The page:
Friday, May 23, 2008

When is a motorcycle not a motorcycle? the Brennan Gyrocar.

The future happened for a brief moment in Farnborough-but nobody wanted it.

Via: The brilliant Self Site
"In 1926 or 27, after his torpedo, monorail and helicopter ventures, Brennan, then 73, wrote to the Secretary of State for War (Sir Laming Worthington Evans) suggesting that a gyrocar should be developed for military use- just like the intended use of the Schilovsky gyrocar. The War Office refused to finance it, but funding of £12,000 (plus a £2000 per year salary for Brennan) was found from John Cortauld.

The Brennan gyrocar worked on the same basic principle as the gyro-monorail. Two contra-rotating gyros were housed under the front seats, spun in a horizontal plane at 3500rpm by 24V electric motors powered from standard car batteries. This was the greatest speed obtainable with the electric motors available, and meant that each rotor had to weigh 200lb to generate sufficient forces. Precession was in the vertical fore-aft plane.

The car had a Morris Oxford engine, engine mountings, and gearbox. Two sidewheels (light aircraft tailwheels were used) were manually lowered on stopping; if the driver forgot and switched off the gyros and walked away, the car would continue to balance itself using the gyro momentum for a few minutes, and then the wheels would automatically be dropped to stop tipping.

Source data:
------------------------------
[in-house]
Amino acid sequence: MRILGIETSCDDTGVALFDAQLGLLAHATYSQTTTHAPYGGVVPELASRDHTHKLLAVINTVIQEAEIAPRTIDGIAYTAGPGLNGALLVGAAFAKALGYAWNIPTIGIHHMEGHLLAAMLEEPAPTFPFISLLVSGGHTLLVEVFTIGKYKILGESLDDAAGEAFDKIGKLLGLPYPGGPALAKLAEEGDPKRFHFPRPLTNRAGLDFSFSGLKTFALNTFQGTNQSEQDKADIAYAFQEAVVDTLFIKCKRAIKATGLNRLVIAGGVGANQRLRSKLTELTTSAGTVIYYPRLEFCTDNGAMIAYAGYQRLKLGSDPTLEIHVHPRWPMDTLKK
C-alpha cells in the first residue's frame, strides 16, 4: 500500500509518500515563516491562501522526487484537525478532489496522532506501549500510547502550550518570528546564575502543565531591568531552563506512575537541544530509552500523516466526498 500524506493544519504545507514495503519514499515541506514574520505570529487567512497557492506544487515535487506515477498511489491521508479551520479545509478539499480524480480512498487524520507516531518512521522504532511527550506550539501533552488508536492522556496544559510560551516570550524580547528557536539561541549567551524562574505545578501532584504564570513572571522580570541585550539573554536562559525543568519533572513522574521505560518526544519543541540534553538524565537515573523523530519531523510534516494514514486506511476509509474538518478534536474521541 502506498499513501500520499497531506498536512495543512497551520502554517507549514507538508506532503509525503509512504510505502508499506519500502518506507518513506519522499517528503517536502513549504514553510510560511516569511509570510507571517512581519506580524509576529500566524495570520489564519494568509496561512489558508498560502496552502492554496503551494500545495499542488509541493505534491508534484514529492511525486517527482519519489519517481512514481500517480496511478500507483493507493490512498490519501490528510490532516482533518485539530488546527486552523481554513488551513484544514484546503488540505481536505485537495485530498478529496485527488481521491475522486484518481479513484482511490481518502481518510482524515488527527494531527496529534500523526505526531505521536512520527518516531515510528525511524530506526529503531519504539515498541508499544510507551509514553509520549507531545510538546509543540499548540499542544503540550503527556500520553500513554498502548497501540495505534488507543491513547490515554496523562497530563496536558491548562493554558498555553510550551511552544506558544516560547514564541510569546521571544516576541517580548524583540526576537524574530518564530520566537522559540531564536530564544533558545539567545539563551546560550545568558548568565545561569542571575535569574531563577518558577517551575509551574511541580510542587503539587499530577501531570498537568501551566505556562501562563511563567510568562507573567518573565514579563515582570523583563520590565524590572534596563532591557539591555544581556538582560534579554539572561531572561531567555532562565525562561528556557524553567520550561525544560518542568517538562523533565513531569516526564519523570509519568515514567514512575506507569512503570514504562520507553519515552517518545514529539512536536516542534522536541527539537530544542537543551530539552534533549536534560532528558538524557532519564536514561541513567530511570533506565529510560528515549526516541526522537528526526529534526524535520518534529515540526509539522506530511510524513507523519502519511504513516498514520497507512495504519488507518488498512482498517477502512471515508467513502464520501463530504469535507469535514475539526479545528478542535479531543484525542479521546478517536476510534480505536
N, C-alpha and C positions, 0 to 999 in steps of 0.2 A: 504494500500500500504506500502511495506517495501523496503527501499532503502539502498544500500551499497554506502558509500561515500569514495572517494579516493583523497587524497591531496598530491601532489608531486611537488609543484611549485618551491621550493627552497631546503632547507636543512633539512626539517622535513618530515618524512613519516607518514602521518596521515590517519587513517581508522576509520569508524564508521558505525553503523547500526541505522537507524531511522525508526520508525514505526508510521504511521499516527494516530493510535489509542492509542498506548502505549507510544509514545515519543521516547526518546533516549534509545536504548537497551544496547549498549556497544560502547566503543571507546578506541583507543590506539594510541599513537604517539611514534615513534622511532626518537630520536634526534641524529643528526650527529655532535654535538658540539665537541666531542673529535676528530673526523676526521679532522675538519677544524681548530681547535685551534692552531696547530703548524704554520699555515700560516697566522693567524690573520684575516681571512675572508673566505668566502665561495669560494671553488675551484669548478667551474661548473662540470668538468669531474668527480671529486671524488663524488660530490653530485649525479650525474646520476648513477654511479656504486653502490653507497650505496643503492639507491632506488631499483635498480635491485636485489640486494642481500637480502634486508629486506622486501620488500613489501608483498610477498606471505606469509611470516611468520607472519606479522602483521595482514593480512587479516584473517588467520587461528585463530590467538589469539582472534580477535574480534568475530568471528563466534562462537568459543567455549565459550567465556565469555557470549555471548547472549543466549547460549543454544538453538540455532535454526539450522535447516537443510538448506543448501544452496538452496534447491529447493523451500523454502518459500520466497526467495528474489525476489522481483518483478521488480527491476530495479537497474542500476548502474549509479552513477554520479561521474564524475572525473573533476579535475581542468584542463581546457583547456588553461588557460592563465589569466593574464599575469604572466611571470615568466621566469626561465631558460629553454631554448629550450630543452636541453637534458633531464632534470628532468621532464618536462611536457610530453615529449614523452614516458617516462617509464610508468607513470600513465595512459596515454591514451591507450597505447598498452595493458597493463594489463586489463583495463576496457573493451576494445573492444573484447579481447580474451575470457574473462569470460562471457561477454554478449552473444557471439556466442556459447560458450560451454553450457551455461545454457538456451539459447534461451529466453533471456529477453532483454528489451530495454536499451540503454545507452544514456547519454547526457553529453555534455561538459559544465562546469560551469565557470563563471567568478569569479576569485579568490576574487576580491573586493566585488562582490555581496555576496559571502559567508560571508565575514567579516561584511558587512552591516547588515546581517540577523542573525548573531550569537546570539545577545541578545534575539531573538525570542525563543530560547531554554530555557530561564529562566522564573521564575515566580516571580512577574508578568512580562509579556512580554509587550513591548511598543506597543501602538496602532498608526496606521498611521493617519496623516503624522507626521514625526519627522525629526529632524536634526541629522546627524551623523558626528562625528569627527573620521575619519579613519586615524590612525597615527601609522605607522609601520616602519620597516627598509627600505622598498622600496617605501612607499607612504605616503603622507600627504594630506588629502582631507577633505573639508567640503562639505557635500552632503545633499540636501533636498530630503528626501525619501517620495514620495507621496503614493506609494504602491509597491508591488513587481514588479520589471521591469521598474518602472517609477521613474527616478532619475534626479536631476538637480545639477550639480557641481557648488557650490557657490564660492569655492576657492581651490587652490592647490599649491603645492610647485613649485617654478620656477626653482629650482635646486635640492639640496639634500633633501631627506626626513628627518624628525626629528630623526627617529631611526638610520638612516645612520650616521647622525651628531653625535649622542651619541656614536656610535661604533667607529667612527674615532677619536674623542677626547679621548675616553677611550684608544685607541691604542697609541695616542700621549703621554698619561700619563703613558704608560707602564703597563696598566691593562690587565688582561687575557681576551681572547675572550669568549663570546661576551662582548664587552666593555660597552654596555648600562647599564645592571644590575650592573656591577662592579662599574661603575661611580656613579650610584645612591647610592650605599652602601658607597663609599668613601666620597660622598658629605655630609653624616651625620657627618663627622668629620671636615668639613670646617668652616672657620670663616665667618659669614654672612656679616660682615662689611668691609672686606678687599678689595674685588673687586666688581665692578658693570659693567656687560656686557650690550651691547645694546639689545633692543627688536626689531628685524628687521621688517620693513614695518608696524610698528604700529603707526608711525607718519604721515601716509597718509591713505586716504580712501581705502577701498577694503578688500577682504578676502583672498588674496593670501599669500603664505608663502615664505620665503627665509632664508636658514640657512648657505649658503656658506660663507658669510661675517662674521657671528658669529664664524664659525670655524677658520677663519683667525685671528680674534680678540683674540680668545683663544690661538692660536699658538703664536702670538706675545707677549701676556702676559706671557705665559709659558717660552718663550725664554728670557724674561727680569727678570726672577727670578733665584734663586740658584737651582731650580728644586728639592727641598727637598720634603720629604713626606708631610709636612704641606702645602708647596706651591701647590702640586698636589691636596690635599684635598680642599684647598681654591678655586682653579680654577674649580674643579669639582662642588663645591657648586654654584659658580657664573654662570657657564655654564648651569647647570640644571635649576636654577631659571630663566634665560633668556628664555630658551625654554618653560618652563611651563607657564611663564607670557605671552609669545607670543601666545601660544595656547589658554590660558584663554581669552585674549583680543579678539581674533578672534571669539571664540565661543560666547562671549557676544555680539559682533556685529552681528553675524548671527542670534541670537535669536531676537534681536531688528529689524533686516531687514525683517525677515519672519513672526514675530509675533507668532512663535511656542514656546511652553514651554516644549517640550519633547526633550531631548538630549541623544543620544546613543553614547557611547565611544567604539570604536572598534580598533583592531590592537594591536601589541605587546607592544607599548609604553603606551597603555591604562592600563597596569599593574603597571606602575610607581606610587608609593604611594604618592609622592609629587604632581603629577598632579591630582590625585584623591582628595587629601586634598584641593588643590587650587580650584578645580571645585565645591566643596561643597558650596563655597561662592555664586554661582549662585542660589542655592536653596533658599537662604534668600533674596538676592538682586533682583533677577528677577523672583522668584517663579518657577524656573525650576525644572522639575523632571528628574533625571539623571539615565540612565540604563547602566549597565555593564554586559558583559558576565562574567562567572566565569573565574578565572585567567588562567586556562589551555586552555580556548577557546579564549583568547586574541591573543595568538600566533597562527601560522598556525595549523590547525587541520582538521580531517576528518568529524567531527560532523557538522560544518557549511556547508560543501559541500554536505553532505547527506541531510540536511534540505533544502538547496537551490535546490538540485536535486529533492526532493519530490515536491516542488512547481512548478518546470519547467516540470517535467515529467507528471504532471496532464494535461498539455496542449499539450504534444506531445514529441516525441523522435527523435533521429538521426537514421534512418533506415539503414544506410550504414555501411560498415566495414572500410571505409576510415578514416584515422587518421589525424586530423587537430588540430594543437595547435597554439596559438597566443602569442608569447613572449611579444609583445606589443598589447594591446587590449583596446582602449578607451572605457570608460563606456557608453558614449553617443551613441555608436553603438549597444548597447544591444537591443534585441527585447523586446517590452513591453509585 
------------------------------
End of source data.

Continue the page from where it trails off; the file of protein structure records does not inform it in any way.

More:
The Brennan gyrocar at Farnborough in 1929

The car was completed in 1929 and proved to work well and bank correctly on turns. It was demonstrated to the leading British car manufacturers- Austin, Morris and Rover- at Farnborough aerodrome, but after consideration they said they could sell all the conventional cars they could make, so why should they take the risk of a radical new technology? Other firms said the same thing, and the project was abandoned.

Brennan died in 1932 at the age of 79, from the effects of being knocked down by a car while visiting Montreux in Switzerland."

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